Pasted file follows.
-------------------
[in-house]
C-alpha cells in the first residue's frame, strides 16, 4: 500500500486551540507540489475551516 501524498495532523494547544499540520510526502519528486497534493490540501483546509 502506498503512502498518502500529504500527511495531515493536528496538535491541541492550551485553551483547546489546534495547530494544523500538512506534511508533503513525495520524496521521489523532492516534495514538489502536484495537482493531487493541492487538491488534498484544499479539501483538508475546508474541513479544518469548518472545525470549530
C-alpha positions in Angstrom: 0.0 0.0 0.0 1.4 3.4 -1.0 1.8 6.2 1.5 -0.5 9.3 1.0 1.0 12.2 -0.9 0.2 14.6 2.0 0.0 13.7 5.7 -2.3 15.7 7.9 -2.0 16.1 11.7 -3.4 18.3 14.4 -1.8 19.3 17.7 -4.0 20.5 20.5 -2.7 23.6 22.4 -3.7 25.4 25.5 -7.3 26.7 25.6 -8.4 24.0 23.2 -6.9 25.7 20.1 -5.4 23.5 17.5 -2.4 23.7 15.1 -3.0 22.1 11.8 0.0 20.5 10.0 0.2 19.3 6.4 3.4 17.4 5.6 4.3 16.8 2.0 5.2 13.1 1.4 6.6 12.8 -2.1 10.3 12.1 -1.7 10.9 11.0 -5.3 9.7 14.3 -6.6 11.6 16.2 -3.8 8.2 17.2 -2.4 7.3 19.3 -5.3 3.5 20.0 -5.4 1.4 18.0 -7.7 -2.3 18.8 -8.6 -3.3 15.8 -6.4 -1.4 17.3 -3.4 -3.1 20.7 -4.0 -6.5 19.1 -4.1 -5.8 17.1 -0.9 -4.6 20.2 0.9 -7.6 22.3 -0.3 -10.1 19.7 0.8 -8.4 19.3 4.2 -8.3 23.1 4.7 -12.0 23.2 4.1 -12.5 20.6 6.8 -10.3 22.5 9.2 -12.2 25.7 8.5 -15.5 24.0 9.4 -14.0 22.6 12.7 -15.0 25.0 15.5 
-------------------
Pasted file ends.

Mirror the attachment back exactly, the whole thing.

[in-house]
C-alpha cells in the first residue's frame, strides 16, 4: 500500500486551540507540489475551516 501524498495532523494547544499540520510526502519528486497534493490540501483546509 502506498503512502498518502500529504500527511495531515493536528496538535491541541492550551485553551483547546489546534495547530494544523500538512506534511508533503513525495520524496521521489523532492516534495514538489502536484495537482493531487493541492487538491488534498484544499479539501483538508475546508474541513479544518469548518472545525470549530
C-alpha positions in Angstrom: 0.0 0.0 0.0 1.4 3.4 -1.0 1.8 6.2 1.5 -0.5 9.3 1.0 1.0 12.2 -0.9 0.2 14.6 2.0 0.0 13.7 5.7 -2.3 15.7 7.9 -2.0 16.1 11.7 -3.4 18.3 14.4 -1.8 19.3 17.7 -4.0 20.5 20.5 -2.7 23.6 22.4 -3.7 25.4 25.5 -7.3 26.7 25.6 -8.4 24.0 23.2 -6.9 25.7 20.1 -5.4 23.5 17.5 -2.4 23.7 15.1 -3.0 22.1 11.8 0.0 20.5 10.0 0.2 19.3 6.4 3.4 17.4 5.6 4.3 16.8 2.0 5.2 13.1 1.4 6.6 12.8 -2.1 10.3 12.1 -1.7 10.9 11.0 -5.3 9.7 14.3 -6.6 11.6 16.2 -3.8 8.2 17.2 -2.4 7.3 19.3 -5.3 3.5 20.0 -5.4 1.4 18.0 -7.7 -2.3 18.8 -8.6 -3.3 15.8 -6.4 -1.4 17.3 -3.4 -3.1 20.7 -4.0 -6.5 19.1 -4.1 -5.8 17.1 -0.9 -4.6 20.2 0.9 -7.6 22.3 -0.3 -10.1 19.7 0.8 -8.4 19.3 4.2 -8.3 23.1 4.7 -12.0 23.2 4.1 -12.5 20.6 6.8 -10.3 22.5 9.2 -12.2 25.7 8.5 -15.5 24.0 9.4 -14.0 22.6 12.7 -15.0 25.0 15.5 